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Eur J Cardiovasc Prev Rehabil. 2011 Apr;18(2):240-7. doi: 10.1177/1741826710389367. Epub 2011 Feb 11.

Arterial hypertension in obesity: relationships with hormone and anthropometric parameters.

Author information

1
Clinical Nutrition Unit, Hypertension Center, Internal Medicine IV, Department of Internal Medicine and Clinical Oncology, University of Bari, School of Medicine, Policlinico, Via Putignani 236, Bari, Italy. gdepergola@libero.it

Abstract

BACKGROUND:

Obesity has been recognized as an independent risk factor for arterial hypertension.

DESIGN:

This study was addressed to identify parameters predictive of 24-h mean systolic and/or diastolic blood pressure levels in obesity.

METHODS:

A cohort of 180 euthyroid overweight and obese patients, 79 women and 101 men, aged 20-63 years, normotensive (n = 62) or with recently developed hypertension (n = 118), and never treated with antihypertensive drugs, was examined. Waist circumference, fasting insulin, thyroid stimulating hormone (TSH), free thyroxine (FT) FT(3), FT(4), glucose, and lipid (cholesterol, high-density lipoprotein cholesterol and triglyceride) serum concentrations, and 24-h urinary aldosterone and catecholamines were measured. Ambulatory blood pressure monitoring (ABPM) was performed and hypertension was confirmed when 24-h mean systolic blood pressure was ≥125 mmHg and/or 24-h mean diastolic blood pressure was ≥80 mmHg, according to the 2007 European Society of Hypertension and European Society of Cardiology Practice Guidelines for the Management of Arterial Hypertension.

RESULTS:

24-h noradrenaline (p < 0.01) and adrenaline (p < 0.05) levels were higher in hypertensive than in normotensive subjects. The odds ratio (OR) was determined by several univariate and multivariate logistic regression analyses to evaluate the predictive factors of high 24-h blood pressure mean values. When subjects with high systolic and/or high diastolic blood pressure levels (n = 118) were compared to individuals with normal systolic and diastolic blood pressure levels (n = 62), multivariate analysis showed an independent association of hypertension with male gender and 24-h noradrenaline levels. When subjects with high systolic blood pressure levels (n = 108) were compared with those with normal systolic blood pressure levels (n = 72), multivariate analysis showed an independent association of high systolic blood pressure with noradrenaline levels. Lastly, when subjects with high diastolic blood pressure levels (n = 87) were compared with those with normal diastolic blood pressure levels (n = 93), multivariate analysis showed an independent negative association between high diastolic blood pressure and body mass index.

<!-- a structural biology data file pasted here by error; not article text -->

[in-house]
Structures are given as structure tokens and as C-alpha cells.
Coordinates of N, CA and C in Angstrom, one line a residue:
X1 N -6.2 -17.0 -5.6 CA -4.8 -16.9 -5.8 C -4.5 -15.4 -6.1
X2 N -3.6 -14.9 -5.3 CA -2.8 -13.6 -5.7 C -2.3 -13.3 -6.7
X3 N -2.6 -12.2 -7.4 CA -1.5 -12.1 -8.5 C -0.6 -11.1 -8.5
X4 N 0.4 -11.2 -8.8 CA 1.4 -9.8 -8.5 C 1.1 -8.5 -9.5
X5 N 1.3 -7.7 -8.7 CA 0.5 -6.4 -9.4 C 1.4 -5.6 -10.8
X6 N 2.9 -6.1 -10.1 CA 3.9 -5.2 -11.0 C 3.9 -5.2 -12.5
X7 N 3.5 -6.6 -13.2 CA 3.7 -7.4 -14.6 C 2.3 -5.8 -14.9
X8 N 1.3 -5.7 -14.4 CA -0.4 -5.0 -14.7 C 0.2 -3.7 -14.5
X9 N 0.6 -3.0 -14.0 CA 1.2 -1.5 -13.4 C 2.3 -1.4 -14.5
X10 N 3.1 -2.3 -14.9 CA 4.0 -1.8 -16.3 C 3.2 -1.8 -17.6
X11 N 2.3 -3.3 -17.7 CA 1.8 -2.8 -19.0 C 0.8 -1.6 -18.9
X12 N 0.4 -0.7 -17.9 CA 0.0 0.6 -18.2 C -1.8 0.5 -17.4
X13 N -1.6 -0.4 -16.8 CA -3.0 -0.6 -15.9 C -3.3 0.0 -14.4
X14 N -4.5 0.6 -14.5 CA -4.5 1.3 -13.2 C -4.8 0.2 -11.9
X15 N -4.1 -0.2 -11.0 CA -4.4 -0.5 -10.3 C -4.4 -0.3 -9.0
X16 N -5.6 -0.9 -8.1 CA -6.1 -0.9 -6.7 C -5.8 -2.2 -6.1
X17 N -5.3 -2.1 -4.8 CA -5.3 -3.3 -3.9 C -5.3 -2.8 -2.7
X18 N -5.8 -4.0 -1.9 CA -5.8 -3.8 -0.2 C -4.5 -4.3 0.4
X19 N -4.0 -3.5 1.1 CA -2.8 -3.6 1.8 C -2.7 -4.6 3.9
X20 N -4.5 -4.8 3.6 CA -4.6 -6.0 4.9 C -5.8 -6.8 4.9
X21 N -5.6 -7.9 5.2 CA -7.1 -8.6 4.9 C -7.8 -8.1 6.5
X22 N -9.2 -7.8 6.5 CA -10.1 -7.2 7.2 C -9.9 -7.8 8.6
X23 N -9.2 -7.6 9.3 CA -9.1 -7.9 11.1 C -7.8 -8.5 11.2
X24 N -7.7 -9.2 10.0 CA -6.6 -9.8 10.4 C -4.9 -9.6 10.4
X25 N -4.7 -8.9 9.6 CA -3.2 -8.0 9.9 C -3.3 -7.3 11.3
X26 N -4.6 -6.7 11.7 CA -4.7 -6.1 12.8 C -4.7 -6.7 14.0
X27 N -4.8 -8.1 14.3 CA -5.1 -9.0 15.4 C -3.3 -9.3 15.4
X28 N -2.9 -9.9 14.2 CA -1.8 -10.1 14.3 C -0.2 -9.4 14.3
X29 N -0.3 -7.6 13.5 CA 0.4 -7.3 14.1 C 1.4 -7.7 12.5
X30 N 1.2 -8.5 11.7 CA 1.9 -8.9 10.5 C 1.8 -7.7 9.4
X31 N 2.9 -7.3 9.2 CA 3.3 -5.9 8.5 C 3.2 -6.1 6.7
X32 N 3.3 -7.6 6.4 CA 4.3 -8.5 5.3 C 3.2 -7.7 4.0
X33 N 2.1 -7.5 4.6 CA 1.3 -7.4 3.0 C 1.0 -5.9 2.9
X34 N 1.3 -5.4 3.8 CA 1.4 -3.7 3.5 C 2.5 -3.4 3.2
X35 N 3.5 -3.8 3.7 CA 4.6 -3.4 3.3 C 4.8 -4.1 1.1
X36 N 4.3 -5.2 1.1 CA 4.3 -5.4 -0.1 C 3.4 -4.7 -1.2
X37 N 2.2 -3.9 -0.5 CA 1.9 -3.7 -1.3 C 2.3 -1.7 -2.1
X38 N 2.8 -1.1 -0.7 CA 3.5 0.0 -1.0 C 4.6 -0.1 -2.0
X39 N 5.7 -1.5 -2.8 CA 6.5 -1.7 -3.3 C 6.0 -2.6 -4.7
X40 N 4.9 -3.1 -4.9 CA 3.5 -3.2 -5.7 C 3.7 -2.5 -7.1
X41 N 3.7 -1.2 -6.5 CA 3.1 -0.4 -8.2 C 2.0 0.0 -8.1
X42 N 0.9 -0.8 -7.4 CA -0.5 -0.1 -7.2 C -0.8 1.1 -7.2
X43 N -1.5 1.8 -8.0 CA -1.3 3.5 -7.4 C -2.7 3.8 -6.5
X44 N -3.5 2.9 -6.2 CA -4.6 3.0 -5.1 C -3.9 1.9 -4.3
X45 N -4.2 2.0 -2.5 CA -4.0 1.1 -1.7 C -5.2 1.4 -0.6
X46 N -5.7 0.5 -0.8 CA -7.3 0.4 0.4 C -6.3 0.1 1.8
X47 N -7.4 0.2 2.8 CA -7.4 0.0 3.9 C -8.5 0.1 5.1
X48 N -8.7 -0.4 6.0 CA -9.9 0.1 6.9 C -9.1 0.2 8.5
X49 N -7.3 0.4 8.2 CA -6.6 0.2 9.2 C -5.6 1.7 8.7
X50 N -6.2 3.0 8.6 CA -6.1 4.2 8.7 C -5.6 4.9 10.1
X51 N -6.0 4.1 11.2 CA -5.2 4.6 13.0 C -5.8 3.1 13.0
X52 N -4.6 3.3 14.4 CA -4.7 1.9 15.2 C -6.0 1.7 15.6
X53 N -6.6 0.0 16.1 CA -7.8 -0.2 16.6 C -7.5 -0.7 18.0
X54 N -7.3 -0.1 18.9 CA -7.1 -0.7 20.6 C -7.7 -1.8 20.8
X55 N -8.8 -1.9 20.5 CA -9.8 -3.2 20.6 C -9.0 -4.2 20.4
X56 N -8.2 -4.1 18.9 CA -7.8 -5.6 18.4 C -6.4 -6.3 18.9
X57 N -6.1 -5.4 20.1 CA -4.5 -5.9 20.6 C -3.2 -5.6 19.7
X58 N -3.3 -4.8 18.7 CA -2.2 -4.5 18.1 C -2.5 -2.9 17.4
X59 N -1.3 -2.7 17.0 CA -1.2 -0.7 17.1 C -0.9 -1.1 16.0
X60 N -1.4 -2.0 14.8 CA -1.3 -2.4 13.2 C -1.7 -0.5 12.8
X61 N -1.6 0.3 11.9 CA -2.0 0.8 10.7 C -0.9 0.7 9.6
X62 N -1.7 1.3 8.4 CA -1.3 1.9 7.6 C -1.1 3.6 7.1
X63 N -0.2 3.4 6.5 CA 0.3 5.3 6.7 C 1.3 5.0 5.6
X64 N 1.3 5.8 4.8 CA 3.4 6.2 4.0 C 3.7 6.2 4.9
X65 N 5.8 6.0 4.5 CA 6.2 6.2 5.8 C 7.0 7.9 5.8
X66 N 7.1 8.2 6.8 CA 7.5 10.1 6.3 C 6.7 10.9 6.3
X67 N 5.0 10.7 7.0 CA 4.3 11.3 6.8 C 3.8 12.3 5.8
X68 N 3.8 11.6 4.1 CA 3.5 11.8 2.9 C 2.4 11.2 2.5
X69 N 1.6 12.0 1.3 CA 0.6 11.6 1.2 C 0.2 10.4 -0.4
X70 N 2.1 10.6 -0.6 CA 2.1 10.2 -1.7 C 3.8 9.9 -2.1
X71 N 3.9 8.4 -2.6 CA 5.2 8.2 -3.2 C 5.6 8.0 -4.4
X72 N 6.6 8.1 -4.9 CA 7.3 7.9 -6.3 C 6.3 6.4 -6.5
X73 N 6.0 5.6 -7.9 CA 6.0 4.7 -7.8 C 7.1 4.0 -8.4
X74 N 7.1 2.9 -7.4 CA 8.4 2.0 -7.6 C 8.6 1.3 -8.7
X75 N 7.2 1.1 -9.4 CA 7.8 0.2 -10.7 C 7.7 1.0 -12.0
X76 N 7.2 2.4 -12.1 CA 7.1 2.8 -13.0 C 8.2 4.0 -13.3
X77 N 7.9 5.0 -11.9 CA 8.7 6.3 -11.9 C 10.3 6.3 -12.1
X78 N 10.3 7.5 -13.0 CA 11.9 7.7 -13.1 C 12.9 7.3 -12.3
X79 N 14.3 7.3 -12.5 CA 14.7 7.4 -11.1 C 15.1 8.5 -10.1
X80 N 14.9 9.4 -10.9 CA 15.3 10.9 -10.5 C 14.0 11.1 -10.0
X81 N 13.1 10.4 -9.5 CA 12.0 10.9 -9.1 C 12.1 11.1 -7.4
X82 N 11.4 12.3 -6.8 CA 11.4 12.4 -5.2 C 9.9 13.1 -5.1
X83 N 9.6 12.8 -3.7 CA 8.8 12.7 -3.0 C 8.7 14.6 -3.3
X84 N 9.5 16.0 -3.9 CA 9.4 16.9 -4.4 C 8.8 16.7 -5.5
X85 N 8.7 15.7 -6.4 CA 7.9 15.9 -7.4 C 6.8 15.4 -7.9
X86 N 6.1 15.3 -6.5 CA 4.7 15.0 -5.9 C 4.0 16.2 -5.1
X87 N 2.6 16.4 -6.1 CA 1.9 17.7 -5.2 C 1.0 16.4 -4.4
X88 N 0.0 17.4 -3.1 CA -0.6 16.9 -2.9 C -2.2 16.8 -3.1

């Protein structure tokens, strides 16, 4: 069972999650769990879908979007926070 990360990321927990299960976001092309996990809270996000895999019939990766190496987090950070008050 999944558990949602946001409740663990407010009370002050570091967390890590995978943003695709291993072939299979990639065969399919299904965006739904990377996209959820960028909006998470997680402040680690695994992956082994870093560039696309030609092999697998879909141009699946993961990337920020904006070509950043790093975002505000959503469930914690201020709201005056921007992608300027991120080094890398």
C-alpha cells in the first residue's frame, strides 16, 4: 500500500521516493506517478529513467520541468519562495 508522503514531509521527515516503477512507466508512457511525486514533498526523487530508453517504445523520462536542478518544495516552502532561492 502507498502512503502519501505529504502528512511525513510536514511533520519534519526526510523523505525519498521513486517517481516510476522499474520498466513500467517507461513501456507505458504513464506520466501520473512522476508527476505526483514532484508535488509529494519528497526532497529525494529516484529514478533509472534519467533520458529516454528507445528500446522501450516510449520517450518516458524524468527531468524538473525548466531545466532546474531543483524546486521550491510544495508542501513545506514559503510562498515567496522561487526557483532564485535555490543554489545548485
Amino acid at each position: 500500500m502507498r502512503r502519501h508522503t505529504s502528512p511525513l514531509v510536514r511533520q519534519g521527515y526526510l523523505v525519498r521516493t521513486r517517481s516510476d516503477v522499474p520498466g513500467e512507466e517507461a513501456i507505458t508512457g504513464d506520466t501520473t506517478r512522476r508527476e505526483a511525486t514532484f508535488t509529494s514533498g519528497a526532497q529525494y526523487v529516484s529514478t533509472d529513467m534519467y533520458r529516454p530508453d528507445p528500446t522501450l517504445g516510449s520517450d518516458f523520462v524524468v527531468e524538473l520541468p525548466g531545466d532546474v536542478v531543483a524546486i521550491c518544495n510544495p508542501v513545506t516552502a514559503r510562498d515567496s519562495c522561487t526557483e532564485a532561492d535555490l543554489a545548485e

CONCLUSIONS:

the present study shows that diastolic blood pressure is independently and negatively associated with body mass index in normotensive or with recently discovered hypertension overweight and obese subjects, and never treated with antihypertensive drugs. These results suggest that obesity per se is responsible for a decrease in diastolic blood pressure before hypertensive state becomes stable. This study also confirms that male gender and daily noradrenaline production contribute to hypertension, and to higher systolic blood pressure levels in particular.

PMID:
21450671
DOI:
10.1177/1741826710389367
[Indexed for MEDLINE]
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